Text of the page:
If you frequent my blog, it is likely you are familiar with my interest on the use (or misuse as I might call it) of steroids and performance-enhancement substances (PED’s) by athletes. I have written a number of pieces that directly or indirectly state my view on their use or give guidelines of where we might “draw the line,” as well as reference a number of other articles on the topic.
However, most of what I come across is directly related to accusations leveled against professional and elite level athletes who have allegedly, admittedly, and/or tested positive for the use of these substances. It is not that often I come across articles that tackle the legalization, and thus regulation, issue of steroids and PED’s. At least, not the kind with enough creative, analytical thought where I felt moved enough to reference their viewpoint here on The Athlete’s Sports Experience.
Well, that drought came to an end Tuesday, August 24th, as former professional cyclist and philosophy student James H. Hibbard put into words some of the very thoughts I myself might write. His piece, The Ripple Effect of Doping in Sports, in last week’s The Huffington Post gives a much more in-depth and global perspective to the idea of legalizing performance-enhancement substances, emphasizing the larger, far-reaching impact of just such a decision.
The beginning of his article uses cycling (something James is undoubtedly familiar with) and the Floyd Landis escapades to demonstrate the current landscape that has become a part of this high level endurance sport. He goes on to discuss two principles that supporters of PED legalization use as their foundation. One, that the sheer number of scandals in the sport prove it to be endemic, and two, that legalizing its use would allow regulation to make it safer. He even cites Stephen J. Dubner’s (co-author of Freakonomics) article in the New York Times where Dubner actually supports the idea of “regulated doping.”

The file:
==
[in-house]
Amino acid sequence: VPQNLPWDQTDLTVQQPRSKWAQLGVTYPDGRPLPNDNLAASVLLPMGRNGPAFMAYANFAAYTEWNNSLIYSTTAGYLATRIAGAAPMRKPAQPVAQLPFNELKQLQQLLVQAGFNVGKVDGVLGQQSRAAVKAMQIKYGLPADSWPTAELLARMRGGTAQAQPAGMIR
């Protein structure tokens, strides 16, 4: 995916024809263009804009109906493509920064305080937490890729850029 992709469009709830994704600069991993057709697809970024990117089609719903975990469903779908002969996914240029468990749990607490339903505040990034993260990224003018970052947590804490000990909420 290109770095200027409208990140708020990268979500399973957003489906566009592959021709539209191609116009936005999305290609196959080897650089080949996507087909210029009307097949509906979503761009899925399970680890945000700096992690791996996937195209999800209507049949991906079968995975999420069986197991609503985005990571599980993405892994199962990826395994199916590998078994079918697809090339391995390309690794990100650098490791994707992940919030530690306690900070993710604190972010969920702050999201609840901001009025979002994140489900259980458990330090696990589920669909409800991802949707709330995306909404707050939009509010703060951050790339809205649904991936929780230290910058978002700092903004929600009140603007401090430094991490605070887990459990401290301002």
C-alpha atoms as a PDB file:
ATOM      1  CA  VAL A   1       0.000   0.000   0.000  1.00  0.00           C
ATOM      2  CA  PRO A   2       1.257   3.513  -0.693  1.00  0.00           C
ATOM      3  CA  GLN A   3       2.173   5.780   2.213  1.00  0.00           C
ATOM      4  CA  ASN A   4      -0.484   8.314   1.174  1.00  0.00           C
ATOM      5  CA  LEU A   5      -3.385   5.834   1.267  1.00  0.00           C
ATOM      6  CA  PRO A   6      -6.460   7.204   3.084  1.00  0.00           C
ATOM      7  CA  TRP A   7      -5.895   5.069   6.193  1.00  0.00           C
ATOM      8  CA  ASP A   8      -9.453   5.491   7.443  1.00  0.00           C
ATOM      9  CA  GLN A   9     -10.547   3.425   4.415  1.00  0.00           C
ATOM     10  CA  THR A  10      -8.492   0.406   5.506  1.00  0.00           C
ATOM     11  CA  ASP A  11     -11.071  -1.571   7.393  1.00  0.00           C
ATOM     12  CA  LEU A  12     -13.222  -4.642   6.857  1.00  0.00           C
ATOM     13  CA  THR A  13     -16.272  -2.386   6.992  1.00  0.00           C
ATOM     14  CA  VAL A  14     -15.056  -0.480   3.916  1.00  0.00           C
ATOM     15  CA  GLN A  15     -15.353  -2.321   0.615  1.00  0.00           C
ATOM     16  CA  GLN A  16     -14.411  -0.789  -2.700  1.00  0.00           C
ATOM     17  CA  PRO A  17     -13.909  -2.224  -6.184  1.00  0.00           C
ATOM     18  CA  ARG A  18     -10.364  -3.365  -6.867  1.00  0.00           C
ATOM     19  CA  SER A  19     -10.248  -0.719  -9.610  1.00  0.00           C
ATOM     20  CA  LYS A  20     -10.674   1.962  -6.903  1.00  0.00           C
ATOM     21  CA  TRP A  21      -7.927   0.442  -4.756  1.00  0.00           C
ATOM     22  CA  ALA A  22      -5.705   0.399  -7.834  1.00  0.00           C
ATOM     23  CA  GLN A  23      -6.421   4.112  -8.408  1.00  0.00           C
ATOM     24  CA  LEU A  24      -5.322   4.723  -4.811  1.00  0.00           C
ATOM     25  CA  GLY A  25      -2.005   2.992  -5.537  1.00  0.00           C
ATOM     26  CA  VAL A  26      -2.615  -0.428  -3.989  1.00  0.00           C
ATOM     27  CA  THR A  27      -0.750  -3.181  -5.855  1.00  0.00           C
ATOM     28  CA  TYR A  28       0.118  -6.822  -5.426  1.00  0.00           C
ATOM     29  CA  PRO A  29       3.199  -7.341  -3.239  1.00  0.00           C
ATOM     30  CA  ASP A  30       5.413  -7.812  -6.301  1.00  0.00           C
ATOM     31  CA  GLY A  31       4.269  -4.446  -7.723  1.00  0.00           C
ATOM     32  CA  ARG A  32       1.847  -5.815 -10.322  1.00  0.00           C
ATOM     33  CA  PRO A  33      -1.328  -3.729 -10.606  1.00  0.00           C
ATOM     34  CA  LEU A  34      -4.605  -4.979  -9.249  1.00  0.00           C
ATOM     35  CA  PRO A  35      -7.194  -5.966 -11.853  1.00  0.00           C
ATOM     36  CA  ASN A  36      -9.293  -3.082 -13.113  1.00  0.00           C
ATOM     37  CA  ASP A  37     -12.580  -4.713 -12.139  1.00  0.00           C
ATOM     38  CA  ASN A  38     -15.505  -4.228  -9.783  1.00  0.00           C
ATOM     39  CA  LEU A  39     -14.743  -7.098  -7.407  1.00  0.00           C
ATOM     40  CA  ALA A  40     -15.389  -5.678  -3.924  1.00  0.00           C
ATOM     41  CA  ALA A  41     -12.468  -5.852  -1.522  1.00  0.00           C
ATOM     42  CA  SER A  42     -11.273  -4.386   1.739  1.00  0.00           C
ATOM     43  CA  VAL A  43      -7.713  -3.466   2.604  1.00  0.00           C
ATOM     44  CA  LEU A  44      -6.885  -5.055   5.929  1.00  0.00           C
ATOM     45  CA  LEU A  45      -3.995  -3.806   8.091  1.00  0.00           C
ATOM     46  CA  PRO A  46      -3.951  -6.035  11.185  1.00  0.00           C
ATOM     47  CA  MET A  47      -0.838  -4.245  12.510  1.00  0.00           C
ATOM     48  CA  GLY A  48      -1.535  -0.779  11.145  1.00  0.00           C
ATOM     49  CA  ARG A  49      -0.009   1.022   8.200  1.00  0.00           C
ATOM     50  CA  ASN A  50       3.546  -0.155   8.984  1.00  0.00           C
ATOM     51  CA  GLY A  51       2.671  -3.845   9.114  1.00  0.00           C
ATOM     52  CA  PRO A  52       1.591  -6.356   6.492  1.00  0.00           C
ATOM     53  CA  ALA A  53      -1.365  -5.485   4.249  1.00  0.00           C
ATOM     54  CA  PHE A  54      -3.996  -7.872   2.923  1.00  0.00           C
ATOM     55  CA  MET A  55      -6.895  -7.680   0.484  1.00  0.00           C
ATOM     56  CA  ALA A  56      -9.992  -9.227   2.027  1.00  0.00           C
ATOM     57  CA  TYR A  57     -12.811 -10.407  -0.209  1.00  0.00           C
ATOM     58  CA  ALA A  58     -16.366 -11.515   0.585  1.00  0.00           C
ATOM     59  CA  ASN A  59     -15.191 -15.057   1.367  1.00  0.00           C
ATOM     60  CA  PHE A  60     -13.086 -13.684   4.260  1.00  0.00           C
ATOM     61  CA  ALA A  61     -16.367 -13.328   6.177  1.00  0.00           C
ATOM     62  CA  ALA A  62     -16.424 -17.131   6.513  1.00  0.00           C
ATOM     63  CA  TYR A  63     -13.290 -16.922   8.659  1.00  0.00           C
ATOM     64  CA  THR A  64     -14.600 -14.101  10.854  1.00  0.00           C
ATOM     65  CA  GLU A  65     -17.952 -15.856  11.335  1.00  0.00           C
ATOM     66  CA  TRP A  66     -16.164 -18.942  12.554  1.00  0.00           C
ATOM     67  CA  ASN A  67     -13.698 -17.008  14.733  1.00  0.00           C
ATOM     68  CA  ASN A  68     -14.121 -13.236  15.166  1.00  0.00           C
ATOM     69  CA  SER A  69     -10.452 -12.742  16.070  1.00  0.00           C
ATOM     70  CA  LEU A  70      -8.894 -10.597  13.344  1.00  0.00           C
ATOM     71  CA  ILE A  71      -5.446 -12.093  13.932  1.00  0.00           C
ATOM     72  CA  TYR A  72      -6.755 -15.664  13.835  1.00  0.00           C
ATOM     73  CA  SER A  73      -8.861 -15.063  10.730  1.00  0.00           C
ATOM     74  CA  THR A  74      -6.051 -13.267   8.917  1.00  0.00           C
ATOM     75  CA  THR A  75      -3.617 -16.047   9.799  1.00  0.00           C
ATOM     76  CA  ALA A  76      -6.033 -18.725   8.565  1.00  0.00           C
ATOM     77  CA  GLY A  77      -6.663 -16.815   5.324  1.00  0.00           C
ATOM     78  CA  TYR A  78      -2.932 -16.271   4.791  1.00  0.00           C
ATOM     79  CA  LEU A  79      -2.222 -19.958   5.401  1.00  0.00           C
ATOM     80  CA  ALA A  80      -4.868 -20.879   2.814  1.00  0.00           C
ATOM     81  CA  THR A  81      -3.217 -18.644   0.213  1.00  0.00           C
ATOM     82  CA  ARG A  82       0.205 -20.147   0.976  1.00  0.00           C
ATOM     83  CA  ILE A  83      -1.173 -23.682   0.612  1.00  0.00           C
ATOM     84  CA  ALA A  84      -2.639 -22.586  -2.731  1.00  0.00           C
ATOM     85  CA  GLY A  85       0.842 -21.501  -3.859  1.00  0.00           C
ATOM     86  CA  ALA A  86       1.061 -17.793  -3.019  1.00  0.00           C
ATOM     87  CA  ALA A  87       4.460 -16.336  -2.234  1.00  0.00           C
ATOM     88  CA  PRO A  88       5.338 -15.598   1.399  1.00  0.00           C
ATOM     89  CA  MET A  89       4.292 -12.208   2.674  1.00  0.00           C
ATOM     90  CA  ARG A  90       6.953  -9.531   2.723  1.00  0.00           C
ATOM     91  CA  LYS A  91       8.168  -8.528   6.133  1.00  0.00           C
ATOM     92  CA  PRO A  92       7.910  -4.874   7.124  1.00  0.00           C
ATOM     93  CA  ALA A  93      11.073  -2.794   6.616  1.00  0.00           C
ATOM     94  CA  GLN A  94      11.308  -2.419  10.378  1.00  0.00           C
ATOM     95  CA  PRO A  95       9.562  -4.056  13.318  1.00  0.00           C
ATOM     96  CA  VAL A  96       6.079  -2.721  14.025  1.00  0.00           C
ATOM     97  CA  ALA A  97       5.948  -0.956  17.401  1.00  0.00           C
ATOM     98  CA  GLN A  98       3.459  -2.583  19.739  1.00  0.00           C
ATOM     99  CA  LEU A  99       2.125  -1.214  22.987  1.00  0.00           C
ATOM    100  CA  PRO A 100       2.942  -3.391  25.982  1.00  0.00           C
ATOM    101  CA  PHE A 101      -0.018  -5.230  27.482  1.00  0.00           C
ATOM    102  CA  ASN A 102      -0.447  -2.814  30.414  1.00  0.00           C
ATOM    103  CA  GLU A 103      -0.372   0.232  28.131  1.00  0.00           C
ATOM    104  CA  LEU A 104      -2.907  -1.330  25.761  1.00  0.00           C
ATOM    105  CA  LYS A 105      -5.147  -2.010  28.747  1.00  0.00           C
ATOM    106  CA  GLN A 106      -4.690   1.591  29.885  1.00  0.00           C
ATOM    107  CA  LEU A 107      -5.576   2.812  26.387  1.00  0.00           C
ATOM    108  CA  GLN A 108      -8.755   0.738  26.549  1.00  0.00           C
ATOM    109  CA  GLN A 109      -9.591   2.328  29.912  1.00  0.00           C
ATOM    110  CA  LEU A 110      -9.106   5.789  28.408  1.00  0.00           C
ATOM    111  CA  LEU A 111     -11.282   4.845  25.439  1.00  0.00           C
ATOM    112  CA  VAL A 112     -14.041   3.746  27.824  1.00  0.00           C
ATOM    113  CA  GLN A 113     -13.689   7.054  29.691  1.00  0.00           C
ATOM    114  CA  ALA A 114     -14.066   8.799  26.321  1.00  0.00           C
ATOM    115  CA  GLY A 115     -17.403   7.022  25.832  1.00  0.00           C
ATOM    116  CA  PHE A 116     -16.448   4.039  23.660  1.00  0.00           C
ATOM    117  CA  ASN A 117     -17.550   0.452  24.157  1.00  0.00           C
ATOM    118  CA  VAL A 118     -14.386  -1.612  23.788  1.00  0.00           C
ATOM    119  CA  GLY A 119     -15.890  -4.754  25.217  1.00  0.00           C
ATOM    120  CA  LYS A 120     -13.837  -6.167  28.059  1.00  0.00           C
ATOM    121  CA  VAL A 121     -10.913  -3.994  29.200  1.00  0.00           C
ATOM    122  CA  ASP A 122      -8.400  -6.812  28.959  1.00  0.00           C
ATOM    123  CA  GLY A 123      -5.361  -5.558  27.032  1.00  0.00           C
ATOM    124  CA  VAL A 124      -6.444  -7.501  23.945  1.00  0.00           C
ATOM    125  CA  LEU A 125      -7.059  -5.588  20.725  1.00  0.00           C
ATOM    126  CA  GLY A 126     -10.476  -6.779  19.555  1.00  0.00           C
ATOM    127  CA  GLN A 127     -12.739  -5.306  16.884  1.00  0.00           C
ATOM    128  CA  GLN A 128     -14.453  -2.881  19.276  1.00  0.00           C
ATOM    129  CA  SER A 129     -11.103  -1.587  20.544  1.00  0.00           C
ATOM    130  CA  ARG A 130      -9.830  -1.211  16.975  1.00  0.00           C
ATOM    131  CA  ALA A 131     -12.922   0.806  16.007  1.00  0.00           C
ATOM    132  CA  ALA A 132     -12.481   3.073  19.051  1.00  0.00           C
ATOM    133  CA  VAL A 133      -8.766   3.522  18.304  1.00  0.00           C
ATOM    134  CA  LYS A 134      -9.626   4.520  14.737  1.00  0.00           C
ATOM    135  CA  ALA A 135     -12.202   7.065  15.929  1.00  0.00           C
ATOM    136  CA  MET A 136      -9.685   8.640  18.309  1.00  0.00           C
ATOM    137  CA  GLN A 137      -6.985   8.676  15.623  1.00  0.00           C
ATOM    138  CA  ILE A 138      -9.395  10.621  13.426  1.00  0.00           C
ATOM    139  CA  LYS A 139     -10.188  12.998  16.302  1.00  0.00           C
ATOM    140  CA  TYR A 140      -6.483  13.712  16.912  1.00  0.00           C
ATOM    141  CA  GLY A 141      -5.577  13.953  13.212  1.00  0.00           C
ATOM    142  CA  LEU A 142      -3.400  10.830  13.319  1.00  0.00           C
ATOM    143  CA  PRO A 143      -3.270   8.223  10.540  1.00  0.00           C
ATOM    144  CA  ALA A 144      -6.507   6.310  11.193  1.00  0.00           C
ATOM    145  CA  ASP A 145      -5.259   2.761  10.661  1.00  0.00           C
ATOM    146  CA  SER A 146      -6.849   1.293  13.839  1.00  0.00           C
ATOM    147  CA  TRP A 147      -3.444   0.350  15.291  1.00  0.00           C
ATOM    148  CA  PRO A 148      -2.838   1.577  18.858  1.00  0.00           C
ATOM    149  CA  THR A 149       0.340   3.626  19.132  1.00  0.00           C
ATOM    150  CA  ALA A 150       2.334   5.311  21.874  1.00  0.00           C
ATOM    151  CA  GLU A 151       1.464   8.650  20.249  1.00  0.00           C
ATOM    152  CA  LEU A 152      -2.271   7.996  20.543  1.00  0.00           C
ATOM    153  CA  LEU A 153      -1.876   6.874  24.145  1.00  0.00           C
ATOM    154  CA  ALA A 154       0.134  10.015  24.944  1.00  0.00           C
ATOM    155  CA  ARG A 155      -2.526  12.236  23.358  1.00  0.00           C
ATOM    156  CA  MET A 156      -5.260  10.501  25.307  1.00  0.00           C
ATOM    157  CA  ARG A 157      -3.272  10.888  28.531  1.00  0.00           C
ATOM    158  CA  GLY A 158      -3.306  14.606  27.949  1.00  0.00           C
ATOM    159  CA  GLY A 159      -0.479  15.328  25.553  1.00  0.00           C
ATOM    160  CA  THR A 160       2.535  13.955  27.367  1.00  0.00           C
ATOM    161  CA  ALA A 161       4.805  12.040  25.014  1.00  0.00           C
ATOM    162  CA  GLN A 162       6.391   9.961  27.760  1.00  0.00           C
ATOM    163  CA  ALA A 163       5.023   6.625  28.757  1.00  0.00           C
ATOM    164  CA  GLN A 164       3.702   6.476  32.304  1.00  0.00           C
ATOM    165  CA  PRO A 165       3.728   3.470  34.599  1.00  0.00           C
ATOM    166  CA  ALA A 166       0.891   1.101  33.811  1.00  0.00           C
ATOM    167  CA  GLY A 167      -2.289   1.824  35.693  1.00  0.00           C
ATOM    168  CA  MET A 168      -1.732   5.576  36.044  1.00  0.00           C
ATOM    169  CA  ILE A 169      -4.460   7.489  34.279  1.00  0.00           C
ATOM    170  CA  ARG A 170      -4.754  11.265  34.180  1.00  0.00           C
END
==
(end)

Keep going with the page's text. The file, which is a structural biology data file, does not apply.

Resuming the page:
James counters with some well-written and well-thought-out statements that go far beyond the surface of this issue. His comments dig much deeper than the shallow thought processes mentioned above (things he details further in his piece) by focusing on a much broader perspective. James writes,
“If doping were to be allowed, rising to the highest levels of sport becomes contingent not upon only hard work, talent, and perseverance, but also upon an athlete’s willingness to take risks with their health.”
With regard to regulation he states,
“Allowing for the regulated use of performance-enhancing drugs does not stop the arms race of doping among athletes, but only sanctions it. If a formerly banned substance were to be allowed at a particular level (which is lower than that at which one can maximize one’s performance) one can almost be certain that there will be an athlete willing to take the risk of using the substance not at the regulated medically safe level, but rather at a level sufficient to yield the greatest competitive advantage.”
The weight of these statements should play a big role in determining any direction toward legalization of PED’s, that’s for sure.
James concludes his piece with very level headed thinking that infers how different the landscape would become if steroid and PED use were to become decriminalized. In fact, I could not possibly do justice to his words and must encourage you to read his entire article using the link I have provided at the beginning.
However, I would like to leave you with one other quote he has, one I especially like:
“There will always be champions and also-rans, but doping makes it impossible to discern one group from the other.”
I couldn’t agree more, James!!!